Brunelleschi, looking through a hole at a street in florence, makes a depiction of it from a fixed viewpoint.... The photographic process is simply the invention in the 19th century of a chemical substance that could ‘freeze’ the image projected from the hole in the wall, as it were, onto a surface. It was the invention of the chemicals that was new, not the particular way of seeing.... So the photograph is, in a sense, the end of something old, not the beginning of something new.
I've finally figured out what's wrong with photography. It's a one-eyed man looking through a little 'ole. Now, how much reality can there be in that?
Photography is all right if you don't mind looking at the world from the point of view of a paralysed Cyclops.
The convention of the blur comes from photography; it’s what happens when motion is compressed onto a chemical plate. We’ve seen so many photos of blurs that we now think we actually see them in the world. But look sometime: you don’t.
Ordinary photography, it seems to me, is obsessed with subject matter, whereas [my] photographs are not principally about their subjects. Or rather, they aren’t so much about things as they are about the way things catch your eye.
Computer manipulation means that it’s no longer possible to believe that a photograph represents a specific object in a specific place at a specific time—to believe that it’s objective and “true.”
You can’t look at most photos for more than, say, thirty seconds. It has nothing to do with the subject matter. I first noticed this with erotic photographs, trying to find them lively: you can’t. Life is precisely what they don’t have—or rather, time, lived time. All you can do with most ordinary photographs is stare at them—they stare back, blankly—and presently your concentration begins to fade. They stare you down.
Photography hankers after the condition of the neutral observer. But there can be no such things as a neutral observer. For something to be seen, it must be looked at by somebody, and any true and real depiction must be an account of the experience of that looking.
I’ve finally figured out what’s wrong with photography. It’s a one-eyed man looking through a little hole. Now, how much reality can there be in that?
People feel that the world depicted through photography is absolutely real. But it’s not. That’s just an aspect of reality.
Ordinary photography, it seems to me, is obsessed with subject matter, whereas [my collages] are not principally about their subjects. Or rather, they aren’t so much about things as they are about the way things catch your eye.
When is the present? When did the past end and the present occur, and when does the future start? Ordinary photography has one way of seeing only, which is fixed, as if there is kind of an objective reality, which simply cannot be. Picasso...knew that every time you look there’s something different. There is so much there but we´re not seeing it, that’s the problem.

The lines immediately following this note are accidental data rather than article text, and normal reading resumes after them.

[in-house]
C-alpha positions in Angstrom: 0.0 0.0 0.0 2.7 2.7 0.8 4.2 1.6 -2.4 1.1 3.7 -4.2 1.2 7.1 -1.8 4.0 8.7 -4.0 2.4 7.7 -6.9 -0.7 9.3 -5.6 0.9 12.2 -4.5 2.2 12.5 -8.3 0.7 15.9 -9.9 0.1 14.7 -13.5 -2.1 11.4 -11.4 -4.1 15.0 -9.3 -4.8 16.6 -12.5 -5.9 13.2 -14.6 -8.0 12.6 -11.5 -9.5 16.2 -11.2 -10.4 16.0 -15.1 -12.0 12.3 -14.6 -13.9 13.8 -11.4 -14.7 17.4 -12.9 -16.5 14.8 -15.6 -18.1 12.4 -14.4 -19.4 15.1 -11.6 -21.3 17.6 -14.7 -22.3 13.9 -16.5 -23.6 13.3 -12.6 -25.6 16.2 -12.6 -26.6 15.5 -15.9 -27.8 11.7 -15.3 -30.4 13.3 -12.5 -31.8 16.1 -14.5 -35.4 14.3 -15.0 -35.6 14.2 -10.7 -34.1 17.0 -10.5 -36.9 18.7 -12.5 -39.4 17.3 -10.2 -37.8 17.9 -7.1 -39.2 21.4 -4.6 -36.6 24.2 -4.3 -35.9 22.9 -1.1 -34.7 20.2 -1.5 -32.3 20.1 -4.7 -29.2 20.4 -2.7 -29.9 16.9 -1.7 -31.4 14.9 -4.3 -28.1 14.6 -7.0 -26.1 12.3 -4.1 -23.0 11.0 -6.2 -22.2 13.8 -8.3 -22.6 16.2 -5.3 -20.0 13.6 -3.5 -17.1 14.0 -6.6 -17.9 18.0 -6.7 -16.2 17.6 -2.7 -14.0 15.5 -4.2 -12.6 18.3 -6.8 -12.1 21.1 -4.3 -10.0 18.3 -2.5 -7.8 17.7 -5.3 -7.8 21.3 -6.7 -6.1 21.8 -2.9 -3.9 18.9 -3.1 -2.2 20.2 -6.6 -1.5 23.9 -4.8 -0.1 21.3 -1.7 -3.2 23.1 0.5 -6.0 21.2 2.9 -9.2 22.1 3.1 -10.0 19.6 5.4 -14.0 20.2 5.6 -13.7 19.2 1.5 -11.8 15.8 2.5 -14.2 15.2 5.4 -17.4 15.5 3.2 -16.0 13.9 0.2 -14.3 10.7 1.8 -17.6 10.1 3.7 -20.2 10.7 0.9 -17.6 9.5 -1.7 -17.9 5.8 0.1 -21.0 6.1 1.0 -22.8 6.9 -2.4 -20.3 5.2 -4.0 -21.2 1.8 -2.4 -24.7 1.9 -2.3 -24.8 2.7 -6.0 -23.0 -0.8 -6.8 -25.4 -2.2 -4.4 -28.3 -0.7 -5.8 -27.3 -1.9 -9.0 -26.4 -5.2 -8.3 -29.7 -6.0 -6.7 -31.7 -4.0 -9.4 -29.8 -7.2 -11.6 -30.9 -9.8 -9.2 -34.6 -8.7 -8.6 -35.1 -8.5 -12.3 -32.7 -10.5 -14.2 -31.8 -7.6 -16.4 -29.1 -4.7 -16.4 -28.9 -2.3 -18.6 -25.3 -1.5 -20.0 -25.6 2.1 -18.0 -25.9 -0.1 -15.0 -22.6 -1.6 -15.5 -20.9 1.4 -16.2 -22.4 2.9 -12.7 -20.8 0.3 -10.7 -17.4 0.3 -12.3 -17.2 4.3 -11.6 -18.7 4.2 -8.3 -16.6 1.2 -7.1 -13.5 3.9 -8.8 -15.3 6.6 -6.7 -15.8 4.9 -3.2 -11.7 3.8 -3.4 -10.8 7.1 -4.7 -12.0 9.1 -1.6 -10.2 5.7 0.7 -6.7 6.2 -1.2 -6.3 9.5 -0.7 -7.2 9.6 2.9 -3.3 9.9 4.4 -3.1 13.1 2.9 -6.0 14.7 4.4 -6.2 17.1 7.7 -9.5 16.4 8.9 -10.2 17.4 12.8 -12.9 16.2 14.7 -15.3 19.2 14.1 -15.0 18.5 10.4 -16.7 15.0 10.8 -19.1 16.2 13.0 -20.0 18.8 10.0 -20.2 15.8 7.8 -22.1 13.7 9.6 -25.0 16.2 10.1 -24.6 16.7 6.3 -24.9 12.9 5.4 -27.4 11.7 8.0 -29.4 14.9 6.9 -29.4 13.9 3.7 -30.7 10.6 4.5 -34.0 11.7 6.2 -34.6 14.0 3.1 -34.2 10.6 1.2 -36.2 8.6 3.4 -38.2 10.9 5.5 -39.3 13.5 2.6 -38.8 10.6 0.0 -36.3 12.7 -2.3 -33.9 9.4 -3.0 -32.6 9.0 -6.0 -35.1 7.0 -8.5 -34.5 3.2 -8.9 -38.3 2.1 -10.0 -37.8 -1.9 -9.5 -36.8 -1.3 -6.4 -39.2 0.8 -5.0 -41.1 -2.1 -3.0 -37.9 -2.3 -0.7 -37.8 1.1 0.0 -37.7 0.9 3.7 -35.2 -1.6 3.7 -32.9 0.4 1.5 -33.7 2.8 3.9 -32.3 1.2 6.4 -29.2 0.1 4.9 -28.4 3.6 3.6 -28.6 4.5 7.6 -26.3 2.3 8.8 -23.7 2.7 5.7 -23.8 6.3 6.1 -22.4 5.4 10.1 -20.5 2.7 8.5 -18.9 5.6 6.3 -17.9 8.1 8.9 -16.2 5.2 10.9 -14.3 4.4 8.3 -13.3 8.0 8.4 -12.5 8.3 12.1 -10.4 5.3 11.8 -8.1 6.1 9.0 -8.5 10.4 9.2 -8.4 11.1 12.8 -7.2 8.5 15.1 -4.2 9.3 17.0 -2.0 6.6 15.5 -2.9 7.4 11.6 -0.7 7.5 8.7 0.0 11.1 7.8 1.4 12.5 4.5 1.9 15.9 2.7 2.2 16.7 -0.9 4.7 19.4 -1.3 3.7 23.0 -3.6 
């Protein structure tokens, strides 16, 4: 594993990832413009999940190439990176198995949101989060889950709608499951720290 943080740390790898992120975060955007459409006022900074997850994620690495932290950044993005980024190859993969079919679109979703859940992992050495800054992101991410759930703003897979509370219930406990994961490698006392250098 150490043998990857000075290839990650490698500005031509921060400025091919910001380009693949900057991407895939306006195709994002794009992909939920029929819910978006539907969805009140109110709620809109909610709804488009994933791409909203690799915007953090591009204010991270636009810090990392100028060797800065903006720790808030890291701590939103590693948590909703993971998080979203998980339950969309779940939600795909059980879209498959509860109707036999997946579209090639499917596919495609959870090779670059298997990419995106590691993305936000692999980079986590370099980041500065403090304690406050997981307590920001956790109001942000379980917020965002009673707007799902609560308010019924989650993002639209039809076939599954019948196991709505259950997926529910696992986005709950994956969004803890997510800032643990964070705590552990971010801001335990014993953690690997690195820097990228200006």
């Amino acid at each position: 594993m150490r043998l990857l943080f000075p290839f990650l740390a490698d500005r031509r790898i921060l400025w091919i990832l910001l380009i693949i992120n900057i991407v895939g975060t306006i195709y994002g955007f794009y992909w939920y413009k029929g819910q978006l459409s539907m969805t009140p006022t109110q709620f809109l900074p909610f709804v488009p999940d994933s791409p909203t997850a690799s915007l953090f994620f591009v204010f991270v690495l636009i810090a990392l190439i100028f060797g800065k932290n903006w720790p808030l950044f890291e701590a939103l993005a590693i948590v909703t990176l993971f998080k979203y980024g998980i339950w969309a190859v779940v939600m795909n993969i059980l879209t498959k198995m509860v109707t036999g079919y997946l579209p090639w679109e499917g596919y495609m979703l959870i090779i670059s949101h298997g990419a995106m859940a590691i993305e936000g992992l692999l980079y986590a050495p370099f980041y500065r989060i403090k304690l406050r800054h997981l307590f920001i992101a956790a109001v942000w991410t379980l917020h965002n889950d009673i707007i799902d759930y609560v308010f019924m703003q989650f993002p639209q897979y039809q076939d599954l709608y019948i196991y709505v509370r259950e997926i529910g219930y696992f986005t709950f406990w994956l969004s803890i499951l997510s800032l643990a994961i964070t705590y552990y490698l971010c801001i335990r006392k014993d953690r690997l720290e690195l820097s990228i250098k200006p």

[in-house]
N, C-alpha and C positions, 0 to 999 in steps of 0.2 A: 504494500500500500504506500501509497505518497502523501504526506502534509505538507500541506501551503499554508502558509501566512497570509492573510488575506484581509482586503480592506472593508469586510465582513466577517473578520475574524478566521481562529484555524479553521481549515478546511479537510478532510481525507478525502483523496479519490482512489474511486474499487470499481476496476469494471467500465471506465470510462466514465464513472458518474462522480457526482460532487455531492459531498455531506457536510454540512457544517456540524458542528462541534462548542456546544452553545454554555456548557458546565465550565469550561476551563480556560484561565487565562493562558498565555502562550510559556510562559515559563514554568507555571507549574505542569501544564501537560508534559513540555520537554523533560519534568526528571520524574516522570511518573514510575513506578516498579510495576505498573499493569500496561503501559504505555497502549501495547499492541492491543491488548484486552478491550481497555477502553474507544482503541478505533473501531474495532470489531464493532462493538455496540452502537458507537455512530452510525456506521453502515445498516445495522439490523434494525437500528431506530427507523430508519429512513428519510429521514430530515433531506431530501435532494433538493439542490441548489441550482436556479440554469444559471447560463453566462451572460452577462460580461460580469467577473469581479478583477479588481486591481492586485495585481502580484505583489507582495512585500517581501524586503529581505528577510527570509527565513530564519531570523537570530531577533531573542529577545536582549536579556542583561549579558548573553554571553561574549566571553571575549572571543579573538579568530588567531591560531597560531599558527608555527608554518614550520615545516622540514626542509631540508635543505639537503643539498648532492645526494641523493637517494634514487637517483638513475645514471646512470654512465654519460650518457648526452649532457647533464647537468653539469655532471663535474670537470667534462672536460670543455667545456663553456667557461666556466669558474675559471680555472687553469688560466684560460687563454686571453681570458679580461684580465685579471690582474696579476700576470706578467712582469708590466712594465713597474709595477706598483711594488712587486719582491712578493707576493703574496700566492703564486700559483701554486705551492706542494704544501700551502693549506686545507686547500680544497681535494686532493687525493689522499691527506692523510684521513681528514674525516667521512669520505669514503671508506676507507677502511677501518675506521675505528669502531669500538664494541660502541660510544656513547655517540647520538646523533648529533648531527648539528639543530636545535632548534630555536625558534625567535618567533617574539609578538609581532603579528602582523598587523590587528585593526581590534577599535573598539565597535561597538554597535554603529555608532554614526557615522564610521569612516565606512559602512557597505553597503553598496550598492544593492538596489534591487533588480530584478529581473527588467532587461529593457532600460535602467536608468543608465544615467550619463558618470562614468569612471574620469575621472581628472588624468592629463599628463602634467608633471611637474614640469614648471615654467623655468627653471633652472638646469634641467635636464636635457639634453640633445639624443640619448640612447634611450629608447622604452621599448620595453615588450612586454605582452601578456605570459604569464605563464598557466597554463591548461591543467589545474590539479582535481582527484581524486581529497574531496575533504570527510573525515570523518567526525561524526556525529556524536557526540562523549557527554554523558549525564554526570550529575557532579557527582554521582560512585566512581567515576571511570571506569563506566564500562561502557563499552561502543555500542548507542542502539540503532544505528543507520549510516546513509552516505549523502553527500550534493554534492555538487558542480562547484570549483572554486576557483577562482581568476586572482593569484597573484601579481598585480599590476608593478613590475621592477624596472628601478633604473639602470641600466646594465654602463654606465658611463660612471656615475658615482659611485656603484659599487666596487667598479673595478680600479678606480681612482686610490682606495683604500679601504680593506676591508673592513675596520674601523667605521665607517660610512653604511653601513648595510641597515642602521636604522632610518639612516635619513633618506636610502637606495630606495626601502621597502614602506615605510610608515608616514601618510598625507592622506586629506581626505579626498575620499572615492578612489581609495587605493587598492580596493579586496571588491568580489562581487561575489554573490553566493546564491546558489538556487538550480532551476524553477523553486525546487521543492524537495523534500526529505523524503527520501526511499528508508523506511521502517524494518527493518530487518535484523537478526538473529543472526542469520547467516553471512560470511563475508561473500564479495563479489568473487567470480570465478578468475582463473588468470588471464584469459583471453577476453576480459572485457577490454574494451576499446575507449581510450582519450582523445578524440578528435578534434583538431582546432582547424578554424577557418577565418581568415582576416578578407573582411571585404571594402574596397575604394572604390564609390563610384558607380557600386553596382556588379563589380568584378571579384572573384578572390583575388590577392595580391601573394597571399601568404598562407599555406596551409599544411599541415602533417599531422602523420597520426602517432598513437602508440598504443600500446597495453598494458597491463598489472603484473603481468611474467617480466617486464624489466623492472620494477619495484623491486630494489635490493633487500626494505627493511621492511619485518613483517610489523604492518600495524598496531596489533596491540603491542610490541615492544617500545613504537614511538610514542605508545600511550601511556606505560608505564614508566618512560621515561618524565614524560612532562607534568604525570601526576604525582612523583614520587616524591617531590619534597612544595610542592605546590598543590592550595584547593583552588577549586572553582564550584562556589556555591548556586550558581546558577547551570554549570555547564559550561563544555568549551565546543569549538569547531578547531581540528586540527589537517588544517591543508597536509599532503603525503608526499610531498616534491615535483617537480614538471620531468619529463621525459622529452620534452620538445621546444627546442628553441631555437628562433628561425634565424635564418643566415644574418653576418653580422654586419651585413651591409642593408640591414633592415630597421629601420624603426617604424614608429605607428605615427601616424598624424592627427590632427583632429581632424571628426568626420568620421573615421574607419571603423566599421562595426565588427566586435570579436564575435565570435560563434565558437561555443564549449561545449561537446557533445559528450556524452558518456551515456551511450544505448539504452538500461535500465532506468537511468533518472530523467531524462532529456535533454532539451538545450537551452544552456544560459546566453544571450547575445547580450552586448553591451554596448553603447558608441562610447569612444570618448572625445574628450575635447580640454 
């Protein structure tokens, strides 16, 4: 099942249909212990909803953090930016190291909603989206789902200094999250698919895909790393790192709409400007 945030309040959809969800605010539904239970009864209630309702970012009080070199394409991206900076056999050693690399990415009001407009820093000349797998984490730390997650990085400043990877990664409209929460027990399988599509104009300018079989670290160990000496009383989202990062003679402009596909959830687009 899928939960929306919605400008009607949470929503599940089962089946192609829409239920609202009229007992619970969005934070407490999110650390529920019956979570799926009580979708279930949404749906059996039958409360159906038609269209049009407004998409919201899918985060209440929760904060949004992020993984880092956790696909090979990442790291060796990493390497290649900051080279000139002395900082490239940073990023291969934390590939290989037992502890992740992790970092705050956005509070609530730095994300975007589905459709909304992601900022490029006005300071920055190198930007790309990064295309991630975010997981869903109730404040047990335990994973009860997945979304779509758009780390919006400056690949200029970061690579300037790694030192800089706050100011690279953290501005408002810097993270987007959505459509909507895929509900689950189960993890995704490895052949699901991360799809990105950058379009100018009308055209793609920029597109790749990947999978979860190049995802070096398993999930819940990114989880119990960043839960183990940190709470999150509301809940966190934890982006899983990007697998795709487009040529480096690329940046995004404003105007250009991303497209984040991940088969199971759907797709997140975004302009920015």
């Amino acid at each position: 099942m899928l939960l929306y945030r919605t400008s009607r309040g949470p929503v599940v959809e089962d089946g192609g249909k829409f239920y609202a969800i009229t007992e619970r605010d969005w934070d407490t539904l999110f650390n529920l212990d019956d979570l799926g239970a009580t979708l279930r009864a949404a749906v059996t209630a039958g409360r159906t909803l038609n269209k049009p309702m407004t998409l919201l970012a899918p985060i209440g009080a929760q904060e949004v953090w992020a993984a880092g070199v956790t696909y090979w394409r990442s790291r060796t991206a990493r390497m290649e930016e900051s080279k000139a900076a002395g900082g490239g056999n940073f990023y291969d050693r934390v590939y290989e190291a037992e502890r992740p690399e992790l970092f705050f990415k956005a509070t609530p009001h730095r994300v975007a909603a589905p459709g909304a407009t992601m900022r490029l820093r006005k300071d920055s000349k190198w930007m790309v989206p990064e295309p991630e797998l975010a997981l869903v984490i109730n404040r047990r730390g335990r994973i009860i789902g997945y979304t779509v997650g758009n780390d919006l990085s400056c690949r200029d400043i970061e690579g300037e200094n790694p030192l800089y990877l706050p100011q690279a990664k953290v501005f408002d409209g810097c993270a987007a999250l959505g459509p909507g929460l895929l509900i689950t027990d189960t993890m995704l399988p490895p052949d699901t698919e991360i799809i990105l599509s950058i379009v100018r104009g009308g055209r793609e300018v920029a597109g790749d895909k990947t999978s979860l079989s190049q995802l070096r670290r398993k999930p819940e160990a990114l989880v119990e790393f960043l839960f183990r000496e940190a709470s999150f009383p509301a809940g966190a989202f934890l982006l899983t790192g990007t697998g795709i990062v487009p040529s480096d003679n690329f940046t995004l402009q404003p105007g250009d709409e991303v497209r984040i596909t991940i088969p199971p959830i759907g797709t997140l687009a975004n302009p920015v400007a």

One of the things I'm doing in Yorkshire is finding out how difficult it is to learn not to see like cameras, which has had such an effect on us. The camera sees everything at once. We don't. There's a hierarchy. Why do I pick out that thing as opposed to that thing or that thing?
Without images how would I know what you see? I don't know what you see. I'll never know, but these flat images are the only things that connect up between us.
The best portrait photographs are those that capture in a fraction of a second a period of time that looked as though it had been longer. Yet this also results in a certain static aspect to the face. The face must not be caught in a bearing that is too suggestive of a short period of time... for over an hour and a half, I tried to include a variety of looks, glances and expressions, all of which might synthesize into a living portrait of that person.
The camera is a medium is what I suddenly realized. It’s neither an art, a technique, a craft, nor a hobby—it's a tool. It’s an extraordinary drawing tool. It’s as if I, like most ordinary photographers, had previously been taking part in some long-established cultures in which pencils were used only for making dots—there’s an obvious sense of liberation that comes when you realize you can make lines!
..the reason you can’t look at a photograph for a long time is because there’s virtually no time in it—the imbalance between the two experiences, the first and second lookings, is too extreme.
Most photographers think that the rules of perspective are built into the very nature of photography, that it is not possible to change it at all. For me, it was a long process realizing that this does not have to be the case.
I’ve always said that the only thing a photograph is good at capturing faithfully is another flat surface.
..all along I’ve had an ambivalent relationship to photography—but as to whether I thought it an art form, or a craft, or a technique, well, I’ve always been taken with Henry Geldzahler’s answer to that question when he said, “I thought it was a hobby."
... I discovered in photography that as things get closer to you, it gets more and more difficult to see, more and more difficult to piece together. It made me believe that the most interesting and mystical space we have is here, close to us, and not in outer space.
I think we are moving into a more electronic age, there’s no doubt about it. In a way, storing information digitally is storing abstractions. I find that quite fascinating, as it’s now becoming quite clear that the distinction between abstraction and representation is a false concept. It was a critic’s idea, not an artist’s concept. It’s all one thing.